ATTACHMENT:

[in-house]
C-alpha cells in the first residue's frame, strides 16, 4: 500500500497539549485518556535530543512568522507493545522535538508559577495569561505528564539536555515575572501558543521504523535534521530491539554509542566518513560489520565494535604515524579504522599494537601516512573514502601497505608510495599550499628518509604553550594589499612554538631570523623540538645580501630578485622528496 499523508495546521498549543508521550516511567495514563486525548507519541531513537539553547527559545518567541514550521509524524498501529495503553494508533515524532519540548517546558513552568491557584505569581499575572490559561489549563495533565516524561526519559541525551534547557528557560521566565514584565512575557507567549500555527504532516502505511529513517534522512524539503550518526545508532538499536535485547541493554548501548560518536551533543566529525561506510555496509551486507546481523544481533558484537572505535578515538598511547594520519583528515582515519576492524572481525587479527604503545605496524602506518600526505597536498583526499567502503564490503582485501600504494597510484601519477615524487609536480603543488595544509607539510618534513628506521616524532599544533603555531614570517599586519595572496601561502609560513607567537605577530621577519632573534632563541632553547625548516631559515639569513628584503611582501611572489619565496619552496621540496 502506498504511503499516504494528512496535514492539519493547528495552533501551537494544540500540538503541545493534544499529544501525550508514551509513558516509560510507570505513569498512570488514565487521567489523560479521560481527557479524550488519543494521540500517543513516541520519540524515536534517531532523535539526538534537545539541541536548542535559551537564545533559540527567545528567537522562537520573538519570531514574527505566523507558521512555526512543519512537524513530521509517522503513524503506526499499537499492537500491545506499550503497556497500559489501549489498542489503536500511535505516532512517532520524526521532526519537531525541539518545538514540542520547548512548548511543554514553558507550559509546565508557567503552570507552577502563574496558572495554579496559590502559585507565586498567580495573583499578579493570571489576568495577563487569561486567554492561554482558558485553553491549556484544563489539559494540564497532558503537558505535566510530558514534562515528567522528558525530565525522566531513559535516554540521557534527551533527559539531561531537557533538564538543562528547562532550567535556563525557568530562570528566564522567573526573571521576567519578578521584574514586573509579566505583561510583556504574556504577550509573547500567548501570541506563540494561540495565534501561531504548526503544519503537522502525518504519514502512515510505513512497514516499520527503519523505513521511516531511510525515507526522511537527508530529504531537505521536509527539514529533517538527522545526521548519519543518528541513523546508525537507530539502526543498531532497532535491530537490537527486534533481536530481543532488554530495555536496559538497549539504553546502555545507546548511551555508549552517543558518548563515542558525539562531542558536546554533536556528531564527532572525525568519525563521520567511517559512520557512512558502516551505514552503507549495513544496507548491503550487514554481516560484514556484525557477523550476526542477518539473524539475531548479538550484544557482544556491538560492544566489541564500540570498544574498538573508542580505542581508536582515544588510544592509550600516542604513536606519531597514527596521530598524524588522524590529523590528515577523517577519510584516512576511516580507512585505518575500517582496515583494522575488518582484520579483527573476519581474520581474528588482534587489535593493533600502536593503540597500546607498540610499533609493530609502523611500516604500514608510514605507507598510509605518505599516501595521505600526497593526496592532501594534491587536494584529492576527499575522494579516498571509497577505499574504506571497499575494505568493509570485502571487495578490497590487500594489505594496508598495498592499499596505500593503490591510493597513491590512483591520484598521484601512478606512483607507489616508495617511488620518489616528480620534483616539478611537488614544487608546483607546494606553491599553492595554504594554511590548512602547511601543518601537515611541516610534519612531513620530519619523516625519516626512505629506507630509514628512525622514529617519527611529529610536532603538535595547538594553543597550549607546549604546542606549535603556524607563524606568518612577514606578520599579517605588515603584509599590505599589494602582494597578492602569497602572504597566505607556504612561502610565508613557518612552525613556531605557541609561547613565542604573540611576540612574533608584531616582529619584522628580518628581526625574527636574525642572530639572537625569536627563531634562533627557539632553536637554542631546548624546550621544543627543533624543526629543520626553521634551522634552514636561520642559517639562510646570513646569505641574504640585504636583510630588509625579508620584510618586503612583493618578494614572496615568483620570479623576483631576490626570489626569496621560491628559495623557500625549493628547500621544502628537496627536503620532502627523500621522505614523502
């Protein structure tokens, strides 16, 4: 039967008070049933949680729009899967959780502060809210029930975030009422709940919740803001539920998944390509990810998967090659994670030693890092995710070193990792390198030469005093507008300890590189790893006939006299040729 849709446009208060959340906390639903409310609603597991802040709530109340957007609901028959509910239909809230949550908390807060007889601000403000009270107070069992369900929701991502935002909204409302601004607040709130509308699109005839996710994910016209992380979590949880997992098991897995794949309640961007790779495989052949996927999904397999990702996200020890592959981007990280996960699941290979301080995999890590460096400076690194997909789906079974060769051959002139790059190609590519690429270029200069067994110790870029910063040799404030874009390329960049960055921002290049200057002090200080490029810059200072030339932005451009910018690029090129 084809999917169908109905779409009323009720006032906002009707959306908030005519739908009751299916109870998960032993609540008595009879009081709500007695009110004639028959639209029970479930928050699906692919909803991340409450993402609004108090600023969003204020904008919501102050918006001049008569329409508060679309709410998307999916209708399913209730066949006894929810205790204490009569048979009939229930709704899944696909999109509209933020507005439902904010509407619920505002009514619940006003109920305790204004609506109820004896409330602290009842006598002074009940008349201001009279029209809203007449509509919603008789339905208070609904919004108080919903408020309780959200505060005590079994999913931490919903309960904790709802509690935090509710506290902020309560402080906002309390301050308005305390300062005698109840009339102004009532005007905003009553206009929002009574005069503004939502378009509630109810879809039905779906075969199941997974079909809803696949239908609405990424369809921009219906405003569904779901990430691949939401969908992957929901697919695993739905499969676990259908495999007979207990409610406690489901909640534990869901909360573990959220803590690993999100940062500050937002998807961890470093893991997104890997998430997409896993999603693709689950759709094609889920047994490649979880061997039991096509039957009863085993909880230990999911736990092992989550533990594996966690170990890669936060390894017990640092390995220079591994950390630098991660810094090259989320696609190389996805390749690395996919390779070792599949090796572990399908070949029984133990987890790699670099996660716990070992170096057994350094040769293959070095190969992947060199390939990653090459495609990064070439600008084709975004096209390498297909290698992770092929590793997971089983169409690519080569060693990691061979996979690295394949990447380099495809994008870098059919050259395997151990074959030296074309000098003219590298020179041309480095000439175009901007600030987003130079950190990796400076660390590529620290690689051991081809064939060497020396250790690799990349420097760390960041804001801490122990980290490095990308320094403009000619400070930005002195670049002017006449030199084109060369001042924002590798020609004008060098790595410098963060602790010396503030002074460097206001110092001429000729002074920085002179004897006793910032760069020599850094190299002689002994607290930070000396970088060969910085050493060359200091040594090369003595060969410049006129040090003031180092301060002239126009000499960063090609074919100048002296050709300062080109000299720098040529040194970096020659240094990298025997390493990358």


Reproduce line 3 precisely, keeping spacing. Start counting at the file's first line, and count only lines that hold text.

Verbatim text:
């Protein structure tokens, strides 16, 4: 039967008070049933949680729009899967959780502060809210029930975030009422709940919740803001539920998944390509990810998967090659994670030693890092995710070193990792390198030469005093507008300890590189790893006939006299040729 849709446009208060959340906390639903409310609603597991802040709530109340957007609901028959509910239909809230949550908390807060007889601000403000009270107070069992369900929701991502935002909204409302601004607040709130509308699109005839996710994910016209992380979590949880997992098991897995794949309640961007790779495989052949996927999904397999990702996200020890592959981007990280996960699941290979301080995999890590460096400076690194997909789906079974060769051959002139790059190609590519690429270029200069067994110790870029910063040799404030874009390329960049960055921002290049200057002090200080490029810059200072030339932005451009910018690029090129 084809999917169908109905779409009323009720006032906002009707959306908030005519739908009751299916109870998960032993609540008595009879009081709500007695009110004639028959639209029970479930928050699906692919909803991340409450993402609004108090600023969003204020904008919501102050918006001049008569329409508060679309709410998307999916209708399913209730066949006894929810205790204490009569048979009939229930709704899944696909999109509209933020507005439902904010509407619920505002009514619940006003109920305790204004609506109820004896409330602290009842006598002074009940008349201001009279029209809203007449509509919603008789339905208070609904919004108080919903408020309780959200505060005590079994999913931490919903309960904790709802509690935090509710506290902020309560402080906002309390301050308005305390300062005698109840009339102004009532005007905003009553206009929002009574005069503004939502378009509630109810879809039905779906075969199941997974079909809803696949239908609405990424369809921009219906405003569904779901990430691949939401969908992957929901697919695993739905499969676990259908495999007979207990409610406690489901909640534990869901909360573990959220803590690993999100940062500050937002998807961890470093893991997104890997998430997409896993999603693709689950759709094609889920047994490649979880061997039991096509039957009863085993909880230990999911736990092992989550533990594996966690170990890669936060390894017990640092390995220079591994950390630098991660810094090259989320696609190389996805390749690395996919390779070792599949090796572990399908070949029984133990987890790699670099996660716990070992170096057994350094040769293959070095190969992947060199390939990653090459495609990064070439600008084709975004096209390498297909290698992770092929590793997971089983169409690519080569060693990691061979996979690295394949990447380099495809994008870098059919050259395997151990074959030296074309000098003219590298020179041309480095000439175009901007600030987003130079950190990796400076660390590529620290690689051991081809064939060497020396250790690799990349420097760390960041804001801490122990980290490095990308320094403009000619400070930005002195670049002017006449030199084109060369001042924002590798020609004008060098790595410098963060602790010396503030002074460097206001110092001429000729002074920085002179004897006793910032760069020599850094190299002689002994607290930070000396970088060969910085050493060359200091040594090369003595060969410049006129040090003031180092301060002239126009000499960063090609074919100048002296050709300062080109000299720098040529040194970096020659240094990298025997390493990358």